The last place I would ever expect to get spiritual inspiration is from my morning newspaper, but that’s what happened today.
I don’t subscribe to the local rag, but I still occasionally like to read it when I can, usually at the library or restaurant. There is something about the feel of crinkly newsprint between your fingertips.
So this chilly weekend morn I opened up the Star Press, anticipating the normal fare of meth busts, break-ins, and high school sports news. After quickly reviewing an article about the financially strapped school district, I somehow found myself on the obituary page. It was here that the uplifting of my morale began.
I suppose anyone reading this might wonder why I was reading an obit. I don’t have an answer for that except perhaps it is because I am getting older and have might have some latent prurient interest in the death of people near my age. I am finding that those who are passing on these days aren’t necessarily old age pensioners. The statistics are beyond me at the moment, but I would not be surprised if the life expectancy in America has declined. Our country’s infrastructure isn’t the only thing on the skids. Personal frames don’t seem to be too healthy either.
I think what attracted me to the death notice was not only the photo of a vibrant looking woman, but also the lead. It might be the most unique opening to an obituary I have ever read. The text revealed that this lady with the gleaming eyes had been the “awesome” mother of eight, grandmother of seven and the wife of a minister. More touching was the seemingly odd statement which noted that she had “won” her battle with a fatal disease and “crossed the finish line into eternal life.”
I have never read an obituary which referred to someone’s death as a “win”. However, if you believe like I do (and obviously like the author of the obit, the woman herself and her relations do as well) the Bible, the comment makes a whole lot of sense. The deceased lady is described as a “dedicated follower of Christ.” Therefore, she believed that she would follow Jesus, who the Apostle Paul described as the “firstfruits” of the men and women who are to be raised to eternal life after death. The apostle likened life to a race at times. In the same passage, he referred to the truth of the following saying:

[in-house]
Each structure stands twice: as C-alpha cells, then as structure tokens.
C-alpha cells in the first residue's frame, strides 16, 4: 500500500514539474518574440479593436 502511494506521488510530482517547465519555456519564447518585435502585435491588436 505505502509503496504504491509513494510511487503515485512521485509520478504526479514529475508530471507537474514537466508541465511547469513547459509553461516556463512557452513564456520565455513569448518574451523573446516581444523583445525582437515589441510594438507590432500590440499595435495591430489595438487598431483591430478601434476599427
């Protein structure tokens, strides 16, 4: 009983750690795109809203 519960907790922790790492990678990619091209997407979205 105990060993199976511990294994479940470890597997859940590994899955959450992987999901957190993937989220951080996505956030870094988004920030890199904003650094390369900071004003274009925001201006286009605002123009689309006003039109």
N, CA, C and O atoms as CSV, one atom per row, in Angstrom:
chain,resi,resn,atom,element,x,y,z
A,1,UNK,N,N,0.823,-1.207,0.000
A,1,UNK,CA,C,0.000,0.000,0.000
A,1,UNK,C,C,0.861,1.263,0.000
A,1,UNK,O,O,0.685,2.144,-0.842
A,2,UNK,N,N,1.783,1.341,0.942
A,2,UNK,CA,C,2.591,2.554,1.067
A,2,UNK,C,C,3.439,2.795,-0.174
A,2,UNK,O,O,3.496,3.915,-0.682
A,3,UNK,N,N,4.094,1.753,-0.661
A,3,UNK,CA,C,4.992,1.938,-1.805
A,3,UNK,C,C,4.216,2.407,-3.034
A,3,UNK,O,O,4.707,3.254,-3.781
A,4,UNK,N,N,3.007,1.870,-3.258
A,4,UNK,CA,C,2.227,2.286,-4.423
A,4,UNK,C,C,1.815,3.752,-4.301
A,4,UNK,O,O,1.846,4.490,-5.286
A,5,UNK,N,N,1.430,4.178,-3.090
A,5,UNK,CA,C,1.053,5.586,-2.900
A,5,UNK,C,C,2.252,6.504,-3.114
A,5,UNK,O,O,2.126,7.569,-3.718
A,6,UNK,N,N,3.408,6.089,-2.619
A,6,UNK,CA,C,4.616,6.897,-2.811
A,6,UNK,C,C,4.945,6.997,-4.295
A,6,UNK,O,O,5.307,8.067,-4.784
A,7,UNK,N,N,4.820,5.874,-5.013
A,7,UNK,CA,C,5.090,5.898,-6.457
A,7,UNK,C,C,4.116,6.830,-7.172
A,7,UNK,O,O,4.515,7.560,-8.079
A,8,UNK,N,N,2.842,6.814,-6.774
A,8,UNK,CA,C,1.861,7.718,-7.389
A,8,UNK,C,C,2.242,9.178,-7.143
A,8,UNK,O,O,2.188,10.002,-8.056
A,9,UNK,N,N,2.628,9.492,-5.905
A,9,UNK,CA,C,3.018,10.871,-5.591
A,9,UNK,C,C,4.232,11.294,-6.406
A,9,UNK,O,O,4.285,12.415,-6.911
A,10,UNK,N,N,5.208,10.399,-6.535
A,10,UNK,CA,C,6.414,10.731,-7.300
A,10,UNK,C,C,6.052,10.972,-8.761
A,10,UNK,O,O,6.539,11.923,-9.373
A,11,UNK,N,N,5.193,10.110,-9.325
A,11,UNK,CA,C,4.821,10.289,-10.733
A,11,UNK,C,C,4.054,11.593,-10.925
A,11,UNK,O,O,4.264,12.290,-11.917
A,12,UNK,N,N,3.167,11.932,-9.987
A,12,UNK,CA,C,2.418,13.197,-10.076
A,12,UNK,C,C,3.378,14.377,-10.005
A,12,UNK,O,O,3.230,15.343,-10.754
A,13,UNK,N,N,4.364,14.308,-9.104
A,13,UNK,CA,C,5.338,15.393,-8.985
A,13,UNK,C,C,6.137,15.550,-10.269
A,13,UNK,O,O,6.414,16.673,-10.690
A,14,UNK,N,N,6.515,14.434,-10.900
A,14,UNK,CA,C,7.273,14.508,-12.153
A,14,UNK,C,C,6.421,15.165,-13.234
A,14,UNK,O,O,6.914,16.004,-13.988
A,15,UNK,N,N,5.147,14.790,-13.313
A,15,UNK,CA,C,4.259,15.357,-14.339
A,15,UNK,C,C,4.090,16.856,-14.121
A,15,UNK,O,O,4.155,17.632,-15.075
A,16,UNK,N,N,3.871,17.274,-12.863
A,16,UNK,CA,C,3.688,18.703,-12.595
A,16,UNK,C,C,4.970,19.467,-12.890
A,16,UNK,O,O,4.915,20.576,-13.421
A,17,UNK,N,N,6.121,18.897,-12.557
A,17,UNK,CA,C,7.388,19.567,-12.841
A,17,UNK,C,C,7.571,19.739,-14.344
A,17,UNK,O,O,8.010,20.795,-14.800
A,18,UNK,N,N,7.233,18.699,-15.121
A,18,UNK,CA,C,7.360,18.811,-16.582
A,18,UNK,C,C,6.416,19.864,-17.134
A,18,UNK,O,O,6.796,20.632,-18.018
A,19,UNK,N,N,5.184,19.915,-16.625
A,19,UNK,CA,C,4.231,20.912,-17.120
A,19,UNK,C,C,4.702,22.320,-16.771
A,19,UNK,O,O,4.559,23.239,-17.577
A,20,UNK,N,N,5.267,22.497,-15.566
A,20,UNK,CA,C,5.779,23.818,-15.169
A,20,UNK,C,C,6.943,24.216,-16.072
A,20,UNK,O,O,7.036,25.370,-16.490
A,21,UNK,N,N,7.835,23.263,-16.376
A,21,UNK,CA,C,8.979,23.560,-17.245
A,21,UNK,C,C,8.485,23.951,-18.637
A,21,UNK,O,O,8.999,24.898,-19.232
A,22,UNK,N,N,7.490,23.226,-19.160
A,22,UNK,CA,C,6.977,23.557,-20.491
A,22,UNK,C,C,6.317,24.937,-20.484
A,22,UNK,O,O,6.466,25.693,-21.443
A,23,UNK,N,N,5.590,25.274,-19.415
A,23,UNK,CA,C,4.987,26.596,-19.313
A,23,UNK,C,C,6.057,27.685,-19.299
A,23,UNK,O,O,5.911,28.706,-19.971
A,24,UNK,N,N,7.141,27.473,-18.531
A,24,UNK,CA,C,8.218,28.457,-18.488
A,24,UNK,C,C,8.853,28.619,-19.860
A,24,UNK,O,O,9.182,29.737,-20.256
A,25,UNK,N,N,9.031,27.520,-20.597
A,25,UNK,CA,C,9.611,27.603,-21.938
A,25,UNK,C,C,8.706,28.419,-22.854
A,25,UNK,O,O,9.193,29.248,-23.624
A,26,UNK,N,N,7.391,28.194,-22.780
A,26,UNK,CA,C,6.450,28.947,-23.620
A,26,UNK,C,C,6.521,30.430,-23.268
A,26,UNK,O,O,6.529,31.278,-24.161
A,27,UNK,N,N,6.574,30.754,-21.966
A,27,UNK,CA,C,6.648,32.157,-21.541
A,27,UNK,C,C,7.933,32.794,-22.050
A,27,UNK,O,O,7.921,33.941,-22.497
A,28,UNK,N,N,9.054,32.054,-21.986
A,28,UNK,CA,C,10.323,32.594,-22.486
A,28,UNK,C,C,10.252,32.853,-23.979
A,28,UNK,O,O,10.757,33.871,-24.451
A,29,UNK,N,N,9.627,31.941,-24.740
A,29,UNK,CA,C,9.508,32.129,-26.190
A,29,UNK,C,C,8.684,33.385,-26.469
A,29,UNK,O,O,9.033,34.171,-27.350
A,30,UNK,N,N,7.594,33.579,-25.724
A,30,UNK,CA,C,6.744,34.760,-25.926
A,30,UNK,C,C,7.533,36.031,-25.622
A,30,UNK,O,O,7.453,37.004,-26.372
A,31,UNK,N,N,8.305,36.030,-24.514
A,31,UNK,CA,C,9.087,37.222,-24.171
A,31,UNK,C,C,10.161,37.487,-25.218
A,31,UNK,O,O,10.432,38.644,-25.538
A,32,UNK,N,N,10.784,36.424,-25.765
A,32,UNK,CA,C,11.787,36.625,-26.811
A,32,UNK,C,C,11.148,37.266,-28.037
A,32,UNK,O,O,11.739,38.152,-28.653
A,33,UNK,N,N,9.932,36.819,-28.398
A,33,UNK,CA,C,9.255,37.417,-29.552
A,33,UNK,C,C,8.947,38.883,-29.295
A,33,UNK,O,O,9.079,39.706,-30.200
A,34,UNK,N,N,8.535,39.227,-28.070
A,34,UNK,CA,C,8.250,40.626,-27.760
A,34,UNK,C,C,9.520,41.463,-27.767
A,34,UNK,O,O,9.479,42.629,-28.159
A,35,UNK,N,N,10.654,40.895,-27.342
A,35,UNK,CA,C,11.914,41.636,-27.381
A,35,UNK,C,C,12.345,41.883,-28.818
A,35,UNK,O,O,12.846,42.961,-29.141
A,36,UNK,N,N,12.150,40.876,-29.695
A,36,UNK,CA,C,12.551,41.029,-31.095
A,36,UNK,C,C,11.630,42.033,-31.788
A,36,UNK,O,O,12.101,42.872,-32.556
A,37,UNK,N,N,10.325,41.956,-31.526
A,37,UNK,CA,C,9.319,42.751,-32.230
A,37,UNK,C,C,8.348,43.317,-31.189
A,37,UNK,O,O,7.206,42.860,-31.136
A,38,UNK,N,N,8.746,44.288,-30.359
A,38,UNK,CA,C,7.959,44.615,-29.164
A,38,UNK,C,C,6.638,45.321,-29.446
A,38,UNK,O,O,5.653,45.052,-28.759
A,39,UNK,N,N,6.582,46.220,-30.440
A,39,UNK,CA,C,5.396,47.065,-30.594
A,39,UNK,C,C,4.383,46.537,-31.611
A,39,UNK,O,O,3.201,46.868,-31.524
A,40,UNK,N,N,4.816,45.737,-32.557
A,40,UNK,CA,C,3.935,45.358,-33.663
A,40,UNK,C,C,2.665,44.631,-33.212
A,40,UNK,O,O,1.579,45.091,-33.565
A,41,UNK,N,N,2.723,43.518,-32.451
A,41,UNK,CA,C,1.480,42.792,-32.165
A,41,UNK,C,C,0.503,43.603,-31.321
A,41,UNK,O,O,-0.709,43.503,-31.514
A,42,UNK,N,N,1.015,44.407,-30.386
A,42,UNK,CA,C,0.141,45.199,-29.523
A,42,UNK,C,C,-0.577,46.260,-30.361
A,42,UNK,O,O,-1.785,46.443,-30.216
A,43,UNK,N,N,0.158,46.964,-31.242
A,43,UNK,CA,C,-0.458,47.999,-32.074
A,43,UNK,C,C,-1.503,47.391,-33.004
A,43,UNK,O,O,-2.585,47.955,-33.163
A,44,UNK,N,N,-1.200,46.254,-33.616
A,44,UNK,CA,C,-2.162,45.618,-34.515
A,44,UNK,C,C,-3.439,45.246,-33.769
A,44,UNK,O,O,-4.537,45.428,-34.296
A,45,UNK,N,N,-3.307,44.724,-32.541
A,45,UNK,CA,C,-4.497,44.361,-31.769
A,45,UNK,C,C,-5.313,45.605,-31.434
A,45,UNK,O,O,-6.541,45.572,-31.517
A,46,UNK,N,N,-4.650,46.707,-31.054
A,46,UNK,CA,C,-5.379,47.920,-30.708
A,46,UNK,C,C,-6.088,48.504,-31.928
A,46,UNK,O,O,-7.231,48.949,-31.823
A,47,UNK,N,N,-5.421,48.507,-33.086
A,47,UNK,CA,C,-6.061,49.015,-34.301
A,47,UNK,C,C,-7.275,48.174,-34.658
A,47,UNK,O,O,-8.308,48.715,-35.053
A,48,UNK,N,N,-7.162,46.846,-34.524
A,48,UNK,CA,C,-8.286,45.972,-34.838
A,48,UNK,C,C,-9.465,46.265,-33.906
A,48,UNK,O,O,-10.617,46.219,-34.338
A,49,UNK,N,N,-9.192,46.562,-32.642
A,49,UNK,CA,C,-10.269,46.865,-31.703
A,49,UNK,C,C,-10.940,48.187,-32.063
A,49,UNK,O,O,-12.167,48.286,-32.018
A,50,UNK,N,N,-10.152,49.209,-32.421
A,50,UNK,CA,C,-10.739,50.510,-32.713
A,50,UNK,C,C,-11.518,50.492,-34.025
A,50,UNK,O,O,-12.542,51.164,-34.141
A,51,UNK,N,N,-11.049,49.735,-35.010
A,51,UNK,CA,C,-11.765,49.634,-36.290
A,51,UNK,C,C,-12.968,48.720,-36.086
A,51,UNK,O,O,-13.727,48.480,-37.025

“Death has been swallowed up in victory.
“Where, O death, is your victory?
Where, O death, is your sting?”
From the brief summary of her life, it is clear this woman committed herself to sharing her belief in the efficacy of the work of Christ to others around the world. She went to 41 countries on seven continents to bring the hope of immortality and a heaven free from the sin of this world to others. The lady seems to have been a normal, average person with a big heart who accomplished a lot in her less than five decades on this planet.
Having had my heart warmed and challenged by her story, I turned to an editorial by the president of a local food bank. Entitled “You Can be Seven Years Old and Make a Difference”, the piece discussed a little girl who raised funds for food for poor children by drawing and selling her work on Facebook. The child had noticed the numerous kids in her school who got their main source of nutrition from school lunches and she decided to help them. According to the author, in two and a half weeks of work the young lady had raised enough funds to provide a meal to 3,200 people in need.
The charity’s president writes of the lesson learned. “We all have the ability to accomplish much more than we think we are capable of doing.”
Then there was the column by a former hospital chaplain. This man gave an account of his work in a pediatric ward. After beginning with the upbeat story of his meeting with a playful five year old girl ready to discharged, the pastor’s narrative became more serious. He related his encounter with the Mom of a 13 year old boy in intensive care. The mother explained that her son’s cancer had returned.
While there the child’s oxygen level decreased dangerously, setting off alarms. The chaplain described what happened next.
“Mom was the wife of a military officer, and she found her voice by issuing an urgent motherly command. ‘Breathe. Breathe. Take a deep breath.’ Her son followed the orders and we watched his chest rise and fall a few times.”
The hospital chaplain added that the mother told the sick boy to “take one more” even though his oxygen levels had come back to normal. She then “placed an approving hand” on his forehead and said,”There. That’s perfect. Just perfect.”
Prior to entering the hospital, the pastor had thought his day was perfect because it was sunny and clear and he had an earworm of a pop tune circulating through his head. Observing the mother, the pop tune was replaced by the hymn “Holy, Holy, Holy.” His idea of a perfect day had been changed dramatically.
“A perfect day is not what happens around you,” he writes. ” It’s what happens within you.
If you spend your days loving someone and being loved, then no matter how difficult the circumstances, the day will always be a perfect day.”
I was even energized by the comics.
Even the most mundane day can be turned into inspiration. The local paper did that for me today.